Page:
Eric Jhonsa
Eric Jhonsa

Editor

Nvidia's non-GAAP gross margin was 65.5% -- down 0.5 points Q/Q, up 1.4 points Y/Y and in-line with guidance.

Eric Jhonsa
Eric Jhonsa

Editor

The company notes the strong performance of the OEM & Other segment, which among things covers non-gaming PC GPUs and Jetson embedded computing boards, was driven by strong demand for entry-level notebook GPUs.

Eric Jhonsa
Eric Jhonsa

Editor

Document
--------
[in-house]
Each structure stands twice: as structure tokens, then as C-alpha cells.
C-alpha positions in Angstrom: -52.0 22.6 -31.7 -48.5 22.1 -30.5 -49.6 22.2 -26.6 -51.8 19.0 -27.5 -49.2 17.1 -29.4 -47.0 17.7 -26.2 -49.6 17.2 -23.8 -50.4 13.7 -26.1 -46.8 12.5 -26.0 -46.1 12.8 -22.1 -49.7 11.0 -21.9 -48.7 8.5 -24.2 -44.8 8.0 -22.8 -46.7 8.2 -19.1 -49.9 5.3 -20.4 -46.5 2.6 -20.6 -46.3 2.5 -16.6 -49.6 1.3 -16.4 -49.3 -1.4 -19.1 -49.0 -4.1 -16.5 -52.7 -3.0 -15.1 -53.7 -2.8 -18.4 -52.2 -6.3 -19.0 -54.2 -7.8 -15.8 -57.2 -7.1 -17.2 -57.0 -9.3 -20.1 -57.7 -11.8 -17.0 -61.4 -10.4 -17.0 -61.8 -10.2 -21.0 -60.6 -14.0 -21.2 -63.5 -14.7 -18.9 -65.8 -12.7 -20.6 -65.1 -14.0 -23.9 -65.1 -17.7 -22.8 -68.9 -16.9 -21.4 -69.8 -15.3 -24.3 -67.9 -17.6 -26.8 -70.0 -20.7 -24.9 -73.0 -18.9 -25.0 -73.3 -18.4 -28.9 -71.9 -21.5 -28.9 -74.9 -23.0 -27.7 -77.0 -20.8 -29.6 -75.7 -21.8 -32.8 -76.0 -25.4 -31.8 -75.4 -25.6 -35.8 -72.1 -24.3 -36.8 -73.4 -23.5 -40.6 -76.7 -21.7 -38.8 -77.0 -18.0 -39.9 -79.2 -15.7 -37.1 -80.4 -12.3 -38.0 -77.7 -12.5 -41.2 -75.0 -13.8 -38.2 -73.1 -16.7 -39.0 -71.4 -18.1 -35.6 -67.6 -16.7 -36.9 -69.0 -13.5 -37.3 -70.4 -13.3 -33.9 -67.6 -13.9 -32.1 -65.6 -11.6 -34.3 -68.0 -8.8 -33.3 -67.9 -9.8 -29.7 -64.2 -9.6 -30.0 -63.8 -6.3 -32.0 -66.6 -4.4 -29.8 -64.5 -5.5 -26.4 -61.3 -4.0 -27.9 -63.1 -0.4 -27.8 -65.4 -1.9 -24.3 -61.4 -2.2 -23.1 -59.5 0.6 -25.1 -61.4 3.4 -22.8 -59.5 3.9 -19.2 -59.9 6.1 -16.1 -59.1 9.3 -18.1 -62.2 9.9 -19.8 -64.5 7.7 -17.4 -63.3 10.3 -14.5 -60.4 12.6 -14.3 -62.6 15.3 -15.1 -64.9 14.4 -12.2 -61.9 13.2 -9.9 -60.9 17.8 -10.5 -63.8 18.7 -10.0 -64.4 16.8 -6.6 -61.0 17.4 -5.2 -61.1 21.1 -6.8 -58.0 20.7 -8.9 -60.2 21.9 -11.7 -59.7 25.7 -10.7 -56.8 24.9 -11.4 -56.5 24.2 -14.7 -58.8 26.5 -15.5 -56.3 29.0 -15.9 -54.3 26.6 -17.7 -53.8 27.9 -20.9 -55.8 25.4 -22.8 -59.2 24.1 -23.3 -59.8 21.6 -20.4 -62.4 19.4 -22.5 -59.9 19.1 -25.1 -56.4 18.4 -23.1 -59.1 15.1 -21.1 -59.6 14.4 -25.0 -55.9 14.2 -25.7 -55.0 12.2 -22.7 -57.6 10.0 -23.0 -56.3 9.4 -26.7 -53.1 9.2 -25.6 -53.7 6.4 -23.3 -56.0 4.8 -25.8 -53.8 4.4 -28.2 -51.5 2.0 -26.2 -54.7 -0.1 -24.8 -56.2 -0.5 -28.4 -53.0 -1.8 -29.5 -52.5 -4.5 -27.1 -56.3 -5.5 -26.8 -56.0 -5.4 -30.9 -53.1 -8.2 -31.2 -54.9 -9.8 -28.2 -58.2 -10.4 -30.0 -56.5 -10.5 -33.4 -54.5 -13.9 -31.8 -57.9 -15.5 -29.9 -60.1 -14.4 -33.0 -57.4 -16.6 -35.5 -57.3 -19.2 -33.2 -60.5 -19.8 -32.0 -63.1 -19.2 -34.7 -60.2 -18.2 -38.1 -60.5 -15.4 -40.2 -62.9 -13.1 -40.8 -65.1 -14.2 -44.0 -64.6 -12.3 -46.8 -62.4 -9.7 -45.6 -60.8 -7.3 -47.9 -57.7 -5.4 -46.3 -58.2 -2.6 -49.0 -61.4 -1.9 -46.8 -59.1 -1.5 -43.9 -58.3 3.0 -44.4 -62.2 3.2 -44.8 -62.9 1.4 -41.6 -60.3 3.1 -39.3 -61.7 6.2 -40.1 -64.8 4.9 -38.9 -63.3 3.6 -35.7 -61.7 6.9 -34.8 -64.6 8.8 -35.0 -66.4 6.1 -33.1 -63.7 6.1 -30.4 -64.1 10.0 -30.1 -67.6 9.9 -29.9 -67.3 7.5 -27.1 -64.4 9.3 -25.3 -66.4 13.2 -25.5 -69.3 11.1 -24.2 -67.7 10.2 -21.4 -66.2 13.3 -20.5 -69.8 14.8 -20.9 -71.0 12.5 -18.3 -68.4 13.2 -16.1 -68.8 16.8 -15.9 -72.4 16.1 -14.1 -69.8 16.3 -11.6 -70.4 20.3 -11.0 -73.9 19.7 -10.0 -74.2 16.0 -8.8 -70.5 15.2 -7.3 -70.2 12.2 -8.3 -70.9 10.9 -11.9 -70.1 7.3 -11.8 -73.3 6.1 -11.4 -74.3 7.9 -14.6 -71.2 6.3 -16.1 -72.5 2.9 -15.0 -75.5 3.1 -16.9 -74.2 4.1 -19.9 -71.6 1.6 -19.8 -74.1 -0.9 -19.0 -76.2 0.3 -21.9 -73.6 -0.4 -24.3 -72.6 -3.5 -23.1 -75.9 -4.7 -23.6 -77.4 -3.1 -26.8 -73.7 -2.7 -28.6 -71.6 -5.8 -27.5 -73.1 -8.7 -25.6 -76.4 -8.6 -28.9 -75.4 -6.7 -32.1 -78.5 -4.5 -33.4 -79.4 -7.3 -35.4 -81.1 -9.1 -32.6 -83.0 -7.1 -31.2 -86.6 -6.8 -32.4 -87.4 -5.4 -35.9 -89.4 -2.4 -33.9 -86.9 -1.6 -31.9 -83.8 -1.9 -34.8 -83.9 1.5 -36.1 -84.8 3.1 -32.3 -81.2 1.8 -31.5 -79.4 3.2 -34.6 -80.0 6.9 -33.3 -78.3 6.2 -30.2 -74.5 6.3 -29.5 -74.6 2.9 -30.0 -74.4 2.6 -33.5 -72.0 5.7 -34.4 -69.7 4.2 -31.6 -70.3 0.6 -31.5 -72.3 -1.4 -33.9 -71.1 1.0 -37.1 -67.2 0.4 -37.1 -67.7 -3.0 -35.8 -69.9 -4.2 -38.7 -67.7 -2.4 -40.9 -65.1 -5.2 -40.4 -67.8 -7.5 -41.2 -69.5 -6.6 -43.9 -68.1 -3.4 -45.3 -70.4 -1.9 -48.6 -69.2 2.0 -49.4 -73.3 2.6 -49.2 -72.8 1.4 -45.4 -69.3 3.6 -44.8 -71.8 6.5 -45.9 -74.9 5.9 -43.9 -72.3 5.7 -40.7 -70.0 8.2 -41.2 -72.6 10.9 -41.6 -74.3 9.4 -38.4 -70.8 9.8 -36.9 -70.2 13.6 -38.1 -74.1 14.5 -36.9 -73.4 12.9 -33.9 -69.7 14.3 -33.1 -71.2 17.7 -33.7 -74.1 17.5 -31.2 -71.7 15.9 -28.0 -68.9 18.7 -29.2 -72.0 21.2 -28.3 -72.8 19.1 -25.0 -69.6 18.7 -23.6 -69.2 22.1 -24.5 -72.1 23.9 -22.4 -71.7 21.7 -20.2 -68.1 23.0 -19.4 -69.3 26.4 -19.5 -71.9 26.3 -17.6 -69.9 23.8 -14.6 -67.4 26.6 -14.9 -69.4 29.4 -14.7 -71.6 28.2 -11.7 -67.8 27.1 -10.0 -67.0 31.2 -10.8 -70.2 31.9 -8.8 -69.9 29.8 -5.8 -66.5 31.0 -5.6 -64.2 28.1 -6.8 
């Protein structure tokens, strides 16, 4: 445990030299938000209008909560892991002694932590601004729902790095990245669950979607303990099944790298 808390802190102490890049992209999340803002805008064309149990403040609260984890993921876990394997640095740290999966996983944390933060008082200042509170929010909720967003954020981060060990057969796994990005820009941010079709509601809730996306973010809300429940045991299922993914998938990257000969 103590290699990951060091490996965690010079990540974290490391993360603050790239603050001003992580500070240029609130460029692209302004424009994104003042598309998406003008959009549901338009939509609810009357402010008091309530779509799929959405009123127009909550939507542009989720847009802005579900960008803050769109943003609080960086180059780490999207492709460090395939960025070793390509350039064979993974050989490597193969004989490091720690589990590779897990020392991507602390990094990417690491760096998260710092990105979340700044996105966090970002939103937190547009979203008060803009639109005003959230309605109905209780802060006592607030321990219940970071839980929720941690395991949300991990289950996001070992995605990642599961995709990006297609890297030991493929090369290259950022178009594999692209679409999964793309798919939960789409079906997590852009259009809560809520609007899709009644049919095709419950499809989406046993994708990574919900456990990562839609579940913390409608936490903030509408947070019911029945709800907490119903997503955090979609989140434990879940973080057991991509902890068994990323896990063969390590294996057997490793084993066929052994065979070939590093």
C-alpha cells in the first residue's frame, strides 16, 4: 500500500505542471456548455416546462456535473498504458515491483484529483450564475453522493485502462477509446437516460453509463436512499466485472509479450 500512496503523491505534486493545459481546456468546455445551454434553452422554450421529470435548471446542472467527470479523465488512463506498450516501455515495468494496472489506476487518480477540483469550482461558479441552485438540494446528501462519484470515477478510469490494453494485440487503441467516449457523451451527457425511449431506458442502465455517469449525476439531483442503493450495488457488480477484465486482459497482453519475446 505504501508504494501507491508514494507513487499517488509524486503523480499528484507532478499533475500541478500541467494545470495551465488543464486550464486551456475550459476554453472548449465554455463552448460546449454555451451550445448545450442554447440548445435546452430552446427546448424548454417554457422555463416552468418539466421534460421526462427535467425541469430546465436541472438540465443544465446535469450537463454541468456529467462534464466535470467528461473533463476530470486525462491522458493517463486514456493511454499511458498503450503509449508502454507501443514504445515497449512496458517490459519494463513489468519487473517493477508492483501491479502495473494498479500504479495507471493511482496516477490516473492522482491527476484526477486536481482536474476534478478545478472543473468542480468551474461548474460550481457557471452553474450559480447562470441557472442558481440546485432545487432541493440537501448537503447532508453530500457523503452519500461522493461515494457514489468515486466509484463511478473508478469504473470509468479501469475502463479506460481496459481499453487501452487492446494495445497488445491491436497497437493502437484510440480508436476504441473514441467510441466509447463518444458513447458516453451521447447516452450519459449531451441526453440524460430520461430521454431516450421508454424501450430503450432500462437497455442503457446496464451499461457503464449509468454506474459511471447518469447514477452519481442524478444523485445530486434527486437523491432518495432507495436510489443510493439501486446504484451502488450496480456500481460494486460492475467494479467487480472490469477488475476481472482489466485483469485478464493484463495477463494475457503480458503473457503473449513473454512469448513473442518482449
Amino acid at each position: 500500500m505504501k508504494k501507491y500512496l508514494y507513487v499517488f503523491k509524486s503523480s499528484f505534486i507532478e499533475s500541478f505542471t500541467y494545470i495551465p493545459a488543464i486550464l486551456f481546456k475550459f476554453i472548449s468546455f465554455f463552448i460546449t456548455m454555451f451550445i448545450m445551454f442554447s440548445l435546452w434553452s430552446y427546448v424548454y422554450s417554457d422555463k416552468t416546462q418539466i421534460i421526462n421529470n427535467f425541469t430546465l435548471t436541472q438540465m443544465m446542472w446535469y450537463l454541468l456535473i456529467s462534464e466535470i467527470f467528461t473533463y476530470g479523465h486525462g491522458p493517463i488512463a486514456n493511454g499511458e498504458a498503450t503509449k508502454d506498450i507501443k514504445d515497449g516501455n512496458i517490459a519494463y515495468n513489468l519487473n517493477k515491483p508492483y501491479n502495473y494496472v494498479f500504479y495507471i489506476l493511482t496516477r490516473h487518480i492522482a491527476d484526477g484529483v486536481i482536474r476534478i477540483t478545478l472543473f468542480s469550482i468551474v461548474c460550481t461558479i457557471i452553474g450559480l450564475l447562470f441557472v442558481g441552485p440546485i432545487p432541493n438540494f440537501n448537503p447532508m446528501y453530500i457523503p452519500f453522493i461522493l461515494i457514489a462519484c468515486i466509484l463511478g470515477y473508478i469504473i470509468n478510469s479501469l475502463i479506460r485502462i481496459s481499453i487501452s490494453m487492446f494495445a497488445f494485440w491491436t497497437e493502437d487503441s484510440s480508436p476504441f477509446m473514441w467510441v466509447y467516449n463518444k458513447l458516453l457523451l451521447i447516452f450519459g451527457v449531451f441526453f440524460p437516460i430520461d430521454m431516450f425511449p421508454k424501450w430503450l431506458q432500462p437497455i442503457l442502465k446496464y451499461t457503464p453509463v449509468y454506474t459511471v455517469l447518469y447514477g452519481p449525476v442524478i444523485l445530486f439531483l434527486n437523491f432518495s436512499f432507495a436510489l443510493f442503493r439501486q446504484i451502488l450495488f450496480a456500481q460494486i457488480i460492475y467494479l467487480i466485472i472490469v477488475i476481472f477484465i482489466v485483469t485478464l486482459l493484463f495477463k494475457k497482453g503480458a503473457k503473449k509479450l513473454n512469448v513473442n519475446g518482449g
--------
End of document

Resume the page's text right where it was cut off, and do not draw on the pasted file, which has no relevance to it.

Nvidia: "COVID-19 continues to affect our business in both positive and negative ways, although there is uncertainty around their duration and impact. Our Gaming and Data Center market platforms have benefited from stronger demand as people continue to work, learn, and play from home. In Professional Visualization, stronger demand for mobile workstations due to work-from-home trends was partially offset by lower demand for desktop workstations. In Automotive, customers’ production volumes have largely returned to pre-COVID levels. In our supply chain, stronger demand globally has limited the availability of capacity and components."